‘In our society generally, we do not appreciate body odours,’ said Johannes Frasnelli, an expert in chemosensory processing at Université du Québec à Trois-Rivières. ‘I’m no different – I don’t appreciate having somebody sweaty in front of me in the bus.’ A strong personal odour isn’t socially acceptable. We go to great lengths to cover up our human odours: we shower daily, launder our clothes, swipe on deodorant, spritz perfume, hang air fresheners in our cars. Whatever scent signals pass between our bodies have to fight their way through.

Yet we also crave each other’s odours. There’s the scent of a romantic partner, for example, which we might catch lingering on a pillow. ‘In the bedroom, the sense of smell becomes important,’ said Frasnelli. ‘Sometimes this can be scary because our culture prohibits us from enjoying the smell of somebody else.’

It’s perfectly acceptable, too, to take a hearty sniff of your baby. You can even sniff a friend’s baby, breathing in a little of that sweet, milky smell, without causing a fuss.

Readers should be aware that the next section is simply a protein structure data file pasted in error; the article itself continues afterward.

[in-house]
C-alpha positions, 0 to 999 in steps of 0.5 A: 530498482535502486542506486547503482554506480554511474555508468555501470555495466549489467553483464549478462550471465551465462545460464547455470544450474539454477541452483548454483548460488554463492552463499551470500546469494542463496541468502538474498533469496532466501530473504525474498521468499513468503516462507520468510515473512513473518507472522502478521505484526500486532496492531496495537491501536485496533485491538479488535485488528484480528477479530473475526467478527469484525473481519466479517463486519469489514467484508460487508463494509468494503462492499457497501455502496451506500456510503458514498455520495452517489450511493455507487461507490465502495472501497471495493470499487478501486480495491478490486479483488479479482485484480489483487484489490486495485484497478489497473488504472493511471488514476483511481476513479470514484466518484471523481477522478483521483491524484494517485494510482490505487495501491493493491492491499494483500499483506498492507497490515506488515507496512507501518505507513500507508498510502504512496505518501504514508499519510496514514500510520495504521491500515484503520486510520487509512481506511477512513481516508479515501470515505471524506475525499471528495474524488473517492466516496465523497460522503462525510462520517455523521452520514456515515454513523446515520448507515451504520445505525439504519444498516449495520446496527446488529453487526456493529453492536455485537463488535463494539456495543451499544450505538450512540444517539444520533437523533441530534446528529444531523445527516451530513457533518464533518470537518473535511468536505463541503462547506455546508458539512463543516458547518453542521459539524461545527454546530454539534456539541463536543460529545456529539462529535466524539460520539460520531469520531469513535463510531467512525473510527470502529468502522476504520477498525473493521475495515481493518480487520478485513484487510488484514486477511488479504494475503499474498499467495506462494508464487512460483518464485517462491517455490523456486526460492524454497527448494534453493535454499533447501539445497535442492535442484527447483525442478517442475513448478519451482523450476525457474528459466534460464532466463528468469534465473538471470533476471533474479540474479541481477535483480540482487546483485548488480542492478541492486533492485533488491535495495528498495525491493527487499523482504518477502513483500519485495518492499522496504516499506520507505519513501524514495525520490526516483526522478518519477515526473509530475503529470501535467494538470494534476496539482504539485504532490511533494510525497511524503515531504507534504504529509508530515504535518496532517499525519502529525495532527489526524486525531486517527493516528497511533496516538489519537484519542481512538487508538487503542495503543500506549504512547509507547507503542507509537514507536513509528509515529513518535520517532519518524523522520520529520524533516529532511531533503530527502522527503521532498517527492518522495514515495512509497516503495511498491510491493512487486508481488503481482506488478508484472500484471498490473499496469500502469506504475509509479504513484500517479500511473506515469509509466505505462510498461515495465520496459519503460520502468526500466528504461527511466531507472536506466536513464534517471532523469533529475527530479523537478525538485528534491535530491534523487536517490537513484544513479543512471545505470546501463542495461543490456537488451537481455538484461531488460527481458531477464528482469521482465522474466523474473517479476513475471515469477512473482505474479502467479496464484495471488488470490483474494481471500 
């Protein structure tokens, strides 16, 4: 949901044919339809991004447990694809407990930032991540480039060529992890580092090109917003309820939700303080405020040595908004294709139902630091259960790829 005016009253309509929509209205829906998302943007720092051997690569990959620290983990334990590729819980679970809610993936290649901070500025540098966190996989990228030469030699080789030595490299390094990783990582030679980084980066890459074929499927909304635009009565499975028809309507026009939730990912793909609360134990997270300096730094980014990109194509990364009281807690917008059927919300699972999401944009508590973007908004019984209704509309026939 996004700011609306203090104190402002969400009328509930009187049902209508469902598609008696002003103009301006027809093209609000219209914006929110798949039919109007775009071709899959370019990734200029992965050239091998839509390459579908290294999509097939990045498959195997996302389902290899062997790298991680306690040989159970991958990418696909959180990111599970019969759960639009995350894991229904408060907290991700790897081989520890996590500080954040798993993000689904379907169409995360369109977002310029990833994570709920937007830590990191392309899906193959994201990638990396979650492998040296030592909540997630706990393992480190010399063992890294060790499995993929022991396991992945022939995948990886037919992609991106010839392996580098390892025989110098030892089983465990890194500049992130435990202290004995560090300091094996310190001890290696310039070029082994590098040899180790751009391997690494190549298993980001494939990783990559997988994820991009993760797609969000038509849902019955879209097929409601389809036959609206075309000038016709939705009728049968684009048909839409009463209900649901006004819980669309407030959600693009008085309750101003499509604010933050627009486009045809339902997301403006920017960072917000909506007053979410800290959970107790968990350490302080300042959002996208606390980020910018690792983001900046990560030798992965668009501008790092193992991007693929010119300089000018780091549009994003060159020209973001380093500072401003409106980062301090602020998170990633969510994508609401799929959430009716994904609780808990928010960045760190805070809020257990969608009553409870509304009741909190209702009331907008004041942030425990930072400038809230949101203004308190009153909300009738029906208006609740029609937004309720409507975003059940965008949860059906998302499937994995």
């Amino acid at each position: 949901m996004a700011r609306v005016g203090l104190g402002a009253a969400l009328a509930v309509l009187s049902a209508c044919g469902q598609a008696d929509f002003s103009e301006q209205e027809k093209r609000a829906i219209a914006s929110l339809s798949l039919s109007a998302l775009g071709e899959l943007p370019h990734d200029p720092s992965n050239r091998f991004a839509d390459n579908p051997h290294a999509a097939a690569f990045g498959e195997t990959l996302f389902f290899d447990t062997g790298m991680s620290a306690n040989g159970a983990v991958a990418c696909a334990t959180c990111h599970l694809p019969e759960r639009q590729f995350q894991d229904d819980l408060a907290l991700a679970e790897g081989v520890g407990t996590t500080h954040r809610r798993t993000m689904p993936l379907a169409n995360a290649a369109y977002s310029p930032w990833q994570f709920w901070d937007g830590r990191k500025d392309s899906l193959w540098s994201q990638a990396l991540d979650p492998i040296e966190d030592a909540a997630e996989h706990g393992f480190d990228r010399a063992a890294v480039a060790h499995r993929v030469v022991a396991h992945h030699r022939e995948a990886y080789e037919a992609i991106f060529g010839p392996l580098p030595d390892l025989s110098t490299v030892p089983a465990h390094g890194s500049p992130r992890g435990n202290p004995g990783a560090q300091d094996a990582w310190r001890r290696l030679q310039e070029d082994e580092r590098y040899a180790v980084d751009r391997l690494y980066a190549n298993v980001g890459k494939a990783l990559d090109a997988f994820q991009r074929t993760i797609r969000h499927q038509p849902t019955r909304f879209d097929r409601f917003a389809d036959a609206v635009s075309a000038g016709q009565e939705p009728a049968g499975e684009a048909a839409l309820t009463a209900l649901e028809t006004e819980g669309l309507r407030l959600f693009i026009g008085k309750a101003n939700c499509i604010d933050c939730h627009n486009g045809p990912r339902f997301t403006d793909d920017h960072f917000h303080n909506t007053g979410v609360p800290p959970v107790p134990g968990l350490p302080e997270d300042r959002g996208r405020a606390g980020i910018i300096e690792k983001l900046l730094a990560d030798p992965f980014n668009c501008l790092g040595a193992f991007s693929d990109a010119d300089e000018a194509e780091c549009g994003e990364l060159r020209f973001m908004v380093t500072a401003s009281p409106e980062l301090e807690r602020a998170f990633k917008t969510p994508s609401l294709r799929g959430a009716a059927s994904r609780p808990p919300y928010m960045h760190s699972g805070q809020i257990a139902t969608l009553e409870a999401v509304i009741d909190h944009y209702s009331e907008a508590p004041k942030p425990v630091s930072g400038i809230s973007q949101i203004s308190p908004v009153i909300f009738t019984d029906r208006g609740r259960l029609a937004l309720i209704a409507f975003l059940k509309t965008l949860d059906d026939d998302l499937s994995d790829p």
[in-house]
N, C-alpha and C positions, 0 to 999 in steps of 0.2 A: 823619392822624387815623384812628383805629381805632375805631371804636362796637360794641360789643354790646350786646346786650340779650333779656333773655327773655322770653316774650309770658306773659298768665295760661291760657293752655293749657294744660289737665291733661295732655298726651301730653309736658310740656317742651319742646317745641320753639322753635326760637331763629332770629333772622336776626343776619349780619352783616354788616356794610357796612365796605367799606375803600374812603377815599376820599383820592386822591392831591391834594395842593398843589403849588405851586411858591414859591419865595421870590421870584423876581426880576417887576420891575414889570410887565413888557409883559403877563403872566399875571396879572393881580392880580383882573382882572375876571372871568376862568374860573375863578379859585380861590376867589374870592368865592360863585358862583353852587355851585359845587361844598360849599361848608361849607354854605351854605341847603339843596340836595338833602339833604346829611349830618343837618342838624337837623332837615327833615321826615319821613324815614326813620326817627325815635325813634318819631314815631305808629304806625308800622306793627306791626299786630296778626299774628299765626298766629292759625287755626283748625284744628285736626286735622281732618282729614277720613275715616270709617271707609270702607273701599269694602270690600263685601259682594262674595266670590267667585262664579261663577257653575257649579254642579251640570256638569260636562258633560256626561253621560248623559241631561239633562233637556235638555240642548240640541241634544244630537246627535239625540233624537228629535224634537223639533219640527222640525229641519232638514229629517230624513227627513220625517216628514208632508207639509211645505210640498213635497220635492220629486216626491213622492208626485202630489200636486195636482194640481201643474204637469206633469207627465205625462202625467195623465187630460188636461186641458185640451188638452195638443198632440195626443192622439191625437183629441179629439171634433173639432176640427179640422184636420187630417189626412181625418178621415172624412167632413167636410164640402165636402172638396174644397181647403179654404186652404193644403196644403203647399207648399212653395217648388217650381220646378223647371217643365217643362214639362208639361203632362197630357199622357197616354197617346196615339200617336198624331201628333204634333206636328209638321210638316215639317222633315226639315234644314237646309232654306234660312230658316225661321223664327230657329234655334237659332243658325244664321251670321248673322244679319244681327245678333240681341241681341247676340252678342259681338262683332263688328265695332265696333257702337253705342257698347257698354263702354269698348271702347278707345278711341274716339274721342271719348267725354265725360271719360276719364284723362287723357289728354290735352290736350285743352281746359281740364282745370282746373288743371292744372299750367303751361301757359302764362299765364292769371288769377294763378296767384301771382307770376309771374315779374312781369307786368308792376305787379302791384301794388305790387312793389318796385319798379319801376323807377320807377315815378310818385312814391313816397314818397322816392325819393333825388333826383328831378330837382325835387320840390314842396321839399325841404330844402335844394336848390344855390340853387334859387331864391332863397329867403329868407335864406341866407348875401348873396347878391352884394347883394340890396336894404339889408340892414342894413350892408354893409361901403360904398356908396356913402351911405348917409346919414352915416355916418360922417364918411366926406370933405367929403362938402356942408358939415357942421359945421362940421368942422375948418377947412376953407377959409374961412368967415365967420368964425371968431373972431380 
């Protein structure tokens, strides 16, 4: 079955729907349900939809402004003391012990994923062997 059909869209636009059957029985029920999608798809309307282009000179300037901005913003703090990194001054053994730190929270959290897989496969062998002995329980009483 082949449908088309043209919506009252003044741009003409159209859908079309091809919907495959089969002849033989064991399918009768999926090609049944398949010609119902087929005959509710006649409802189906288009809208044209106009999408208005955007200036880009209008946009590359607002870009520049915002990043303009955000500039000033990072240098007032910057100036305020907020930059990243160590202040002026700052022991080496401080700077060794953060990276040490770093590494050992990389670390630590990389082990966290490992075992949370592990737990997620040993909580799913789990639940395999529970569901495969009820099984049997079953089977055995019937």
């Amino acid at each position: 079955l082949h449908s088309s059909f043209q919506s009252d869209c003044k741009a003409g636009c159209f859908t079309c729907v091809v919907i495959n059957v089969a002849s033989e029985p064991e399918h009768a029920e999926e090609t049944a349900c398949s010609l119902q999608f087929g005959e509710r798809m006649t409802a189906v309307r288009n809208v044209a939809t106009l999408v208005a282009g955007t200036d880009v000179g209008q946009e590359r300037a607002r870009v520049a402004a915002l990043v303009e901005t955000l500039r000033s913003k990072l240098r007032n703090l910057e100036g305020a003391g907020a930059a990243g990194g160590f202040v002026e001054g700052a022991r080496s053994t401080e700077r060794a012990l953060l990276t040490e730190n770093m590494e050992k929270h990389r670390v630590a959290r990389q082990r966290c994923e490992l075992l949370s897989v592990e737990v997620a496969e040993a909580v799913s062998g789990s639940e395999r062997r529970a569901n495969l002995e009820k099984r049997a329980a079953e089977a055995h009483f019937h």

In these moments, our nature as olfactory animals comes through. When we inhale the scents of our loved ones, we might be reinforcing the bonds between us. Among strangers, whether we’re steeped in their aromas on the subway or greeting them with a handshake, we might be learning about people with our noses as much as with our eyes. Perhaps we should be okay, then, with breathing deeper to learn a little more.

aeon.co

Ideas can change the world

If you enjoy Aeon, please show your support

Aeon is not-for-profit
and free for everyone
Make a Donation
Get Aeon straight
to your inbox
Sign up
Follow us on
Facebook
Like
Video/Love & Friendship

Fighting the tide: a Louisiana bayou couple’s 70 bittersweet years of marriage

13 minutes

Idea/Neuroscience

Final decision? Why the brain keeps on changing its mind

Stephen Fleming

Essay/Mental Health

The lizard inside

Like a reptile lodged within me, paranoia hatches unbelievable conspiracies that my mind embraces with stunning naivety

Roberta Payne

Idea/Sleep & Dreams

How the 24-hour society is stealing time from the night

Leon Kreitzman

Video/Social Psychology

‘The order could come at any moment’: two kamikaze pilots tell their story

8 minutes

Essay/Neuroscience

Mesmerising

Look into my eyes: the fantastical history, mysterious healing power and emergent neuroscience of hypnosis

Erik Vance